Classic Demolition: Why Shakespeare Is Not Exactly "Our Contemporary," or, "Dude, Where's My Hankie?"

By Welsh, James M. | Literature/Film Quarterly, January 1, 2002 | Go to article overview

Classic Demolition: Why Shakespeare Is Not Exactly "Our Contemporary," or, "Dude, Where's My Hankie?"


Welsh, James M., Literature/Film Quarterly


Like Peter Shaffer's Mozart, I may be a vulgar man, but I do not lust after vulgar entertainments. Though my thesis here is not centrally about Nathaniel Hawthorne and Ronald Joffe, the adaptation of The Scarlet Letter Joffe directed is a convenient paradigm for what Hollywood has done to a classic text, beautifully photographed, ornamented with splendid art direction, and, as the credits announce, "loosely adapted." You may recall, it stars Gary Oldman as a hunky Reverend Mr. Dimmesdale, Robert Duvall (who has seen far better roles) as a psychotic Chillingworth who has gone native and is given to scalping lustful Puritans. and Demi Moore as a strangely liberated Hester Prynne. This is not a retelling of the story Hawthorne would recognize.

The movie would have more accurately been titled "The Harlot Letter, or, Hester Fucked," for that is what Joffe's soft pornographic treatment is really about; that is its true content. What happens to Hester also happens to Hawthorne. Later on Hester is nearly raped by a randy Puritan named Brewster, but Hawthorne has been utterly raped.

I mention The Scarlet Letter of 1995 only because it is so campy and outrageous. It is not at all about language and literature, as will be clear when one revisits the scene in which Hester is so moved by the "passion" of Mr. Dimmesdale's sermon, which is fragmented and incoherent, no doubt because screenwriter Douglas Day Stewart would not have a clue about how to write a "passionate" sermon, particularly if it touched upon religion and morality: the fil in is primarily about infidelity (in more than one sense), revenge, and humping, and secondarily about witchcraft. intolerance, and colonial abuse.

Stanley Kauffmann, a critic of taste far too ratified for the movies, really, even though he has reviewed them for decades for The New Republic, has often protested the absurdity of attempting to adapt classic novels or plays to the cinema. If a literary or dramatic work has achieved a high level of near perfection in one medium, the best a film could hope to achieve is merely an approximate parallel statement that would be bound to fall short of the original achievement. Hollywood would do better to fix its sights on lesser works, such as the novels of Margaret Mitchell, Stephen King, or Mickey Spillane, or, a few notches better, Dashiell Hammett, Raymond Chandler, or James M. Cain. Hollywood should have the decency to let Nathaniel Hawthorne rest in peace.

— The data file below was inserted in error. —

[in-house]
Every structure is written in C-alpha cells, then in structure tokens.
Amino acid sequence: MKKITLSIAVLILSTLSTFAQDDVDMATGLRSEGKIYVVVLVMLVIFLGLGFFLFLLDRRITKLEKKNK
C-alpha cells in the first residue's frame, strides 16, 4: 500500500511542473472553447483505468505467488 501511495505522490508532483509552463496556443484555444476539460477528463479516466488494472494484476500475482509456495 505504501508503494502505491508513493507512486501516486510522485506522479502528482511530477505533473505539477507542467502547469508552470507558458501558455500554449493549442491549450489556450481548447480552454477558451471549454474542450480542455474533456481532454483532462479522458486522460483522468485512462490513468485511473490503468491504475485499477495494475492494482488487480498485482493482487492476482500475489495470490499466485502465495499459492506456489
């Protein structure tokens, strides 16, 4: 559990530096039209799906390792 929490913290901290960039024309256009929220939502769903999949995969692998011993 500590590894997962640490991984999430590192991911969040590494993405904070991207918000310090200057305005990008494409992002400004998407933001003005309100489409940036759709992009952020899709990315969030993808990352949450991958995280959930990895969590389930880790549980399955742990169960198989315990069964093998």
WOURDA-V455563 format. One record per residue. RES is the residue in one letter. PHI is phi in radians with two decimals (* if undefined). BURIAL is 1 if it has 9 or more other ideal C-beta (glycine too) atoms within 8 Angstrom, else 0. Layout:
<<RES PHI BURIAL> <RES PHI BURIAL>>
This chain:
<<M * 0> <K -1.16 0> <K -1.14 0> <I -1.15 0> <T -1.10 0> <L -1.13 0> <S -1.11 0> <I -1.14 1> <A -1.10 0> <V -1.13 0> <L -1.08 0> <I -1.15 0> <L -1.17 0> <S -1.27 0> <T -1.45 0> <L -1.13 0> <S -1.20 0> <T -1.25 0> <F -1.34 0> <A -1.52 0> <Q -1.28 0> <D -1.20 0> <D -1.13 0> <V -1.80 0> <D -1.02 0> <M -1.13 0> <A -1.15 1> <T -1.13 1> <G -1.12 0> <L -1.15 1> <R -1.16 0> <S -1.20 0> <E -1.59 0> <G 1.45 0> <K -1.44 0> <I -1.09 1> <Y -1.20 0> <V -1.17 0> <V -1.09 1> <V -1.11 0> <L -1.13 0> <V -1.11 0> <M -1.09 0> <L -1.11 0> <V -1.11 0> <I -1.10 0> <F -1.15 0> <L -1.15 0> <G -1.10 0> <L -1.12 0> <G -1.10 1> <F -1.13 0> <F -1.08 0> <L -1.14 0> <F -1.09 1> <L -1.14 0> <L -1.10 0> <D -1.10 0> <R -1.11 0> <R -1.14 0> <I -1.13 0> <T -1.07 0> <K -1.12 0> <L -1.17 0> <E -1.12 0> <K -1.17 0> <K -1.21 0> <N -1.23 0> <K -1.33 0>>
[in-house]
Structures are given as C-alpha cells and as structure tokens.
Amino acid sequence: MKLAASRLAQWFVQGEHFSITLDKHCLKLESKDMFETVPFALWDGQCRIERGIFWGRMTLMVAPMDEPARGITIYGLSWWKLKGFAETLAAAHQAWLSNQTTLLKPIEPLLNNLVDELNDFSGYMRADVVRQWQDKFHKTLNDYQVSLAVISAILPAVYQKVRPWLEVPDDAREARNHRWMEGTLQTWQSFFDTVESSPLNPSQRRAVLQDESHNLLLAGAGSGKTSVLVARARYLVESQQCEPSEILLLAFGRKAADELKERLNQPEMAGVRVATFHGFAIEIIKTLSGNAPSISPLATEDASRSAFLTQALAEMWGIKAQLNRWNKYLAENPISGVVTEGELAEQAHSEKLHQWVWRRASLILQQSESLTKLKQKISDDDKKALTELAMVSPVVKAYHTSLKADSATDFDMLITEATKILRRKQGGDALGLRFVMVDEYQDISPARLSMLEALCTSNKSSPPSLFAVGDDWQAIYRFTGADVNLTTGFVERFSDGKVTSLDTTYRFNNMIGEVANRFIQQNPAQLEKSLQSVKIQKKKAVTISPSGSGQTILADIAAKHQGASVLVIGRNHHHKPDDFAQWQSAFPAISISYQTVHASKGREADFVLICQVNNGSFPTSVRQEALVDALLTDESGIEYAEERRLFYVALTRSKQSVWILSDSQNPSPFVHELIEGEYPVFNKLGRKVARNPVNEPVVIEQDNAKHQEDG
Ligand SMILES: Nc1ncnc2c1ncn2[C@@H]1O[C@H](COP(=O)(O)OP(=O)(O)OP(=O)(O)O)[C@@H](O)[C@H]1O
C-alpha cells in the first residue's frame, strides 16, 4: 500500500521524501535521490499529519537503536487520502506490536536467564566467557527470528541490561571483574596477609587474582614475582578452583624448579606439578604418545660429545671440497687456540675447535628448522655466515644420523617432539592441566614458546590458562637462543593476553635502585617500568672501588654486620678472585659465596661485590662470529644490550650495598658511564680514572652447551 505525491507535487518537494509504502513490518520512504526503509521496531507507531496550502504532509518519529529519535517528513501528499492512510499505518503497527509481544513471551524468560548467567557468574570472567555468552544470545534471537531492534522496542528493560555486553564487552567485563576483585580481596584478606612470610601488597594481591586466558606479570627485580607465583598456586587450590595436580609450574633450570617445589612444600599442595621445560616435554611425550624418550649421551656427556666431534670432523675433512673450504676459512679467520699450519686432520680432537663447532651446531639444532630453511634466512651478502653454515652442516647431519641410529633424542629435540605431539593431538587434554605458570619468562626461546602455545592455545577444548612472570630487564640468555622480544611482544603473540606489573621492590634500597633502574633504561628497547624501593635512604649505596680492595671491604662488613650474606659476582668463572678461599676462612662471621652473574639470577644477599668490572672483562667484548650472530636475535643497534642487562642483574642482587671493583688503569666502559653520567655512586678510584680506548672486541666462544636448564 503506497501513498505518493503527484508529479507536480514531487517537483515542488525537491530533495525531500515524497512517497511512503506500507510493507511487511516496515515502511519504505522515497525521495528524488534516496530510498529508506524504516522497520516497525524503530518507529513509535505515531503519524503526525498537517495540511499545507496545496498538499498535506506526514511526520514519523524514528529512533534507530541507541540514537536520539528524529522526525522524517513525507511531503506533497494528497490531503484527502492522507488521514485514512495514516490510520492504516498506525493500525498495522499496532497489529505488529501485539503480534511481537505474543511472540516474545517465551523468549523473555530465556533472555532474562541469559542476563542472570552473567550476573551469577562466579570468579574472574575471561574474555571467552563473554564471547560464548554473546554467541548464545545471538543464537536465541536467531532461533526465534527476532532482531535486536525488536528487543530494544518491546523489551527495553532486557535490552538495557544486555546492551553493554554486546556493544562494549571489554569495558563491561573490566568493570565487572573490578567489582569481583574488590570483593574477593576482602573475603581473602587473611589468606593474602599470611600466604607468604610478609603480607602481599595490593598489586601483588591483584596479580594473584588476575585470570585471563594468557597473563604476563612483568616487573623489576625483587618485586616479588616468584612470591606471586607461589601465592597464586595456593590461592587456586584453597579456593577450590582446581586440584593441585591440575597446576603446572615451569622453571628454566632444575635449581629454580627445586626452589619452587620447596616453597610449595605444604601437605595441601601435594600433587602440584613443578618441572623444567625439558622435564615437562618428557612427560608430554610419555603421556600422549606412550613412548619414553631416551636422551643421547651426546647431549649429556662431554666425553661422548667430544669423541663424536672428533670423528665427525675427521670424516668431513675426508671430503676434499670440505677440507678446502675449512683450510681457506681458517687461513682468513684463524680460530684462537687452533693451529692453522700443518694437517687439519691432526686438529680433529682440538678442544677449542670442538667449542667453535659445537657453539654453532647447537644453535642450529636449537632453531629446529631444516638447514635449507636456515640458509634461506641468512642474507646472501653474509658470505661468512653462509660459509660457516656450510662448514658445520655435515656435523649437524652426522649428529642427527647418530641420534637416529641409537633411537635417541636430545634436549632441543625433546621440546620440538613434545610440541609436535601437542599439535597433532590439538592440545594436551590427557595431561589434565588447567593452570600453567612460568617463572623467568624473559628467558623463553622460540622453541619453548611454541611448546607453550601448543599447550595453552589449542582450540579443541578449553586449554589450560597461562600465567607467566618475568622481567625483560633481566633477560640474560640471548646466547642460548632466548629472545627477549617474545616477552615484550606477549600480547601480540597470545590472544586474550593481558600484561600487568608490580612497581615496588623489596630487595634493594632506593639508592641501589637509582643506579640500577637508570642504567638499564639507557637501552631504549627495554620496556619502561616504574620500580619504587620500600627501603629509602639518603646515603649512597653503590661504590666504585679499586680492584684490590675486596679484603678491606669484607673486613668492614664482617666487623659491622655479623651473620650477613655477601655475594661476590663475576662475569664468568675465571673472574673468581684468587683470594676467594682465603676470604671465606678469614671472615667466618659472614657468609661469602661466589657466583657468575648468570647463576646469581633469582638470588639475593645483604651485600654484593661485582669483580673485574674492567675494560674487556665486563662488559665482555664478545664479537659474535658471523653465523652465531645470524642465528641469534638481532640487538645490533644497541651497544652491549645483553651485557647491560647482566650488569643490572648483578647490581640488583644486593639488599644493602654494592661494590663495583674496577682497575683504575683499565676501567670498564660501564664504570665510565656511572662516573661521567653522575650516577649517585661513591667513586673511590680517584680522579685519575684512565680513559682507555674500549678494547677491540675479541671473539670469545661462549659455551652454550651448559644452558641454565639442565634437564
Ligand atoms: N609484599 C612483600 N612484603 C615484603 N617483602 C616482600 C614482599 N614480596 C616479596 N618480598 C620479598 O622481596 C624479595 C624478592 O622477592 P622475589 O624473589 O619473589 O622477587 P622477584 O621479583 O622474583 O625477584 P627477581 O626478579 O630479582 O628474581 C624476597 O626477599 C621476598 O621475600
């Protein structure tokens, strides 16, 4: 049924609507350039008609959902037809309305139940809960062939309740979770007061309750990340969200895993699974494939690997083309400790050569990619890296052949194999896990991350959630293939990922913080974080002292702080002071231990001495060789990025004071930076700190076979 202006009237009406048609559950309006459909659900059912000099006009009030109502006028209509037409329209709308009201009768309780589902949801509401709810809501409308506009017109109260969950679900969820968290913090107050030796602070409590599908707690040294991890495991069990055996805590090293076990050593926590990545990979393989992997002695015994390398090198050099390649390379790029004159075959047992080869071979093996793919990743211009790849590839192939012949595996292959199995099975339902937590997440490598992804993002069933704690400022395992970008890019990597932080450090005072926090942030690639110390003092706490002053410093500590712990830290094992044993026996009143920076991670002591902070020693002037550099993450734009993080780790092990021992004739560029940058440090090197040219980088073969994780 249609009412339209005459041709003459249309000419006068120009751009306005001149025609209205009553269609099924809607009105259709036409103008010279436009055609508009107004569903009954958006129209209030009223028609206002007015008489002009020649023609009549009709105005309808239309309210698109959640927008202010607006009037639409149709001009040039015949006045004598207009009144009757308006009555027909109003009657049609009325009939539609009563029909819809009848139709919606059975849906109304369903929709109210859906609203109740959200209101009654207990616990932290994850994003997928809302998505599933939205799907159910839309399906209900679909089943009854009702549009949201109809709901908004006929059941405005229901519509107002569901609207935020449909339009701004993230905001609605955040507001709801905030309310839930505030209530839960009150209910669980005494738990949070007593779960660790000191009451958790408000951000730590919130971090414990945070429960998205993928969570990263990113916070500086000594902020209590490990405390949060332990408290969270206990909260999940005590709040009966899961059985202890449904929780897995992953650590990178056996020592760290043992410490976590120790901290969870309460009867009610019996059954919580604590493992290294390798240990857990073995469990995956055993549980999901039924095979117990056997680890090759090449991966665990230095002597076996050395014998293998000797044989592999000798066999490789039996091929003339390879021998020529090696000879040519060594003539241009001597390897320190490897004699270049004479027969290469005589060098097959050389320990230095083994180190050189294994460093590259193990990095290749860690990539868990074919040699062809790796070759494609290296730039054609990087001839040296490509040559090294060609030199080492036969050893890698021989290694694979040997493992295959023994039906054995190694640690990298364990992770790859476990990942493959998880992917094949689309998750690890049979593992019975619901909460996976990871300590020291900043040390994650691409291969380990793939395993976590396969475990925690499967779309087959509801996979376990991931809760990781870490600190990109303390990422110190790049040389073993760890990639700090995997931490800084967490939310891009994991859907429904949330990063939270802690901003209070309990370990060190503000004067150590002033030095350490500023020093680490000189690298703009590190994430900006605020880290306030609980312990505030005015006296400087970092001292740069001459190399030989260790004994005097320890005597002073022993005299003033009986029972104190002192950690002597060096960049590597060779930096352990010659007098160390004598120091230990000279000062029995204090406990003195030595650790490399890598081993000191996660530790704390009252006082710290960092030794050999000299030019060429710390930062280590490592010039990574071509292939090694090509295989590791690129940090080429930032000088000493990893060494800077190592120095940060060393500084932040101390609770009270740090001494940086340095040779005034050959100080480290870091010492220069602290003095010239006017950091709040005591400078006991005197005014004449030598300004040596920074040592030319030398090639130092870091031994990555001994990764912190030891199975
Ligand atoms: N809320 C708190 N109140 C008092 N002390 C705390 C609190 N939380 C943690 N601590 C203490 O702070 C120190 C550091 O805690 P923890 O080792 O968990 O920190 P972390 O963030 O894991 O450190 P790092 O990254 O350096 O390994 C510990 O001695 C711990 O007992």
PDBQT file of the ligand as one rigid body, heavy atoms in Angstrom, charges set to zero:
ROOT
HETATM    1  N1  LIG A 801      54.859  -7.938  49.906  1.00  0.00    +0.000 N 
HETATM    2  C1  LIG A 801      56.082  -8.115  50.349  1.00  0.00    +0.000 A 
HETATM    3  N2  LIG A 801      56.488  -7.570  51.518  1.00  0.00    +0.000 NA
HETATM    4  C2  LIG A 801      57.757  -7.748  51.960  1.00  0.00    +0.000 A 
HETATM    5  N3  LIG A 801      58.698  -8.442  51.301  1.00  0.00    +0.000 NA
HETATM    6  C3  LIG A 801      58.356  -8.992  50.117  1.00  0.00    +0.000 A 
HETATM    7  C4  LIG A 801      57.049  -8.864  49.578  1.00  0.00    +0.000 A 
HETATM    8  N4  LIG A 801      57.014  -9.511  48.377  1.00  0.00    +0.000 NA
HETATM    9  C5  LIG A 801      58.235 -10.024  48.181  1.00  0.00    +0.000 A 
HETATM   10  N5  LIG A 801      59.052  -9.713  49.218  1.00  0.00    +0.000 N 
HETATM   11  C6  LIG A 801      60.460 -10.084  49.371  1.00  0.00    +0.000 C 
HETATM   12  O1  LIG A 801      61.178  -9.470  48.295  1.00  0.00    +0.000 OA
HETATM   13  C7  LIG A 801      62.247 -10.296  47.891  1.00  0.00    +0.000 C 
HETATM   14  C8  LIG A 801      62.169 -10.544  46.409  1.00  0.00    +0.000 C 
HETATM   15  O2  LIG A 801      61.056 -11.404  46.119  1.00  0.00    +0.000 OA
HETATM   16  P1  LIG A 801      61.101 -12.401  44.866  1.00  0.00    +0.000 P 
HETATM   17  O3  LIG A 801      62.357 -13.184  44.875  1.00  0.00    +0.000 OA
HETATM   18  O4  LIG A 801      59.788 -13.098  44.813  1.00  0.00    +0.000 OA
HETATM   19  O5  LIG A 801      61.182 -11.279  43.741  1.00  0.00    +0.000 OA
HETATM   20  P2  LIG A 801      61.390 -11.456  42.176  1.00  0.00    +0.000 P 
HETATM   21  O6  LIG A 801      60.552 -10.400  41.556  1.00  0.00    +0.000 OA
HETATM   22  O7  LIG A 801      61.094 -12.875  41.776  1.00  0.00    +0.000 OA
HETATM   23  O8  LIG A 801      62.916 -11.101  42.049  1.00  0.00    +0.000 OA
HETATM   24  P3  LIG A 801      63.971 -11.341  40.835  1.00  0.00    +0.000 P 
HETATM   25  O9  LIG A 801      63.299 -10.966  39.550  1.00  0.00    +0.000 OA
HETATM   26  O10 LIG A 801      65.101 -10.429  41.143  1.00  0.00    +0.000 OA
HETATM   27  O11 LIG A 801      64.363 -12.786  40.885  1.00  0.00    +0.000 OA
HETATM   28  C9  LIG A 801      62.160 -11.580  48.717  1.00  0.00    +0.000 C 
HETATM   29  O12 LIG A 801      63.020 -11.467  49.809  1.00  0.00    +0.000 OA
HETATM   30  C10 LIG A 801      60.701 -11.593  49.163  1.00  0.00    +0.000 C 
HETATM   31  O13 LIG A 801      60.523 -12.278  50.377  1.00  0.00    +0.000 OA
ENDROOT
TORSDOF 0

My thesis concerns not Hawthorne, however. so much as Shakespeare, whose plays were obviously written to be performed. In fact, the dialogue and poetry should work just as well on either stage or screen, if the actors are sufficiently gifted, and, in fact, Shakespeare has not fared too badly through the first century of cinema, despite the extravagant treatments of Derek Jarman, Baz Luhrmann. and Julie Taymor. All of these directors took liberties with the text, but all of them remained relatively faithful to Shakespeare's language. The more recent trend, however, has been to update Shakespeare in such a way that the original language has been thoroughly changed, corrupted, and dismissed, which brings me back to my theme: cinematic rape and pillaging. Jan Kott entitled his groundbreaking book Shakespeare Our Contemporary, but in many ways the Bard is not really "our contemporary." Two examples may suffice:

Othello (2002) Directed by Geoffrey Sax, adapted by Andrew Davies for LTW and WGBH Boston, in association with the Canadian Broadcasting Corporation. Cast: Eamonn Walker (John Othello), Keeley Hawes (Dessie Brabent), Ben Jago (Christopher Eccleston), Christopher Fox (PC Adey), Allan Cutts (PC Stiller), Patrick Myers (PC Gaunt), Del Synnott (PC Alan Roderick), Andrew Charleson (Tommy Rogers), Bill Paterson (Sinclair Carver), Nicholas Gecks (Home Secretary), Richard Coyle (Michael Cass), Carl McCrystal (Geoffrey), Tim Faraday (Chief Superintendent), Michelle Newell (Alma Carver), Rachael Stirling (Lulu), John Harding (Prime Minister), Gerrard McArthur (Jim Gordon), Joss Ackland (James Brabant), Anna Niland (Estelle). …

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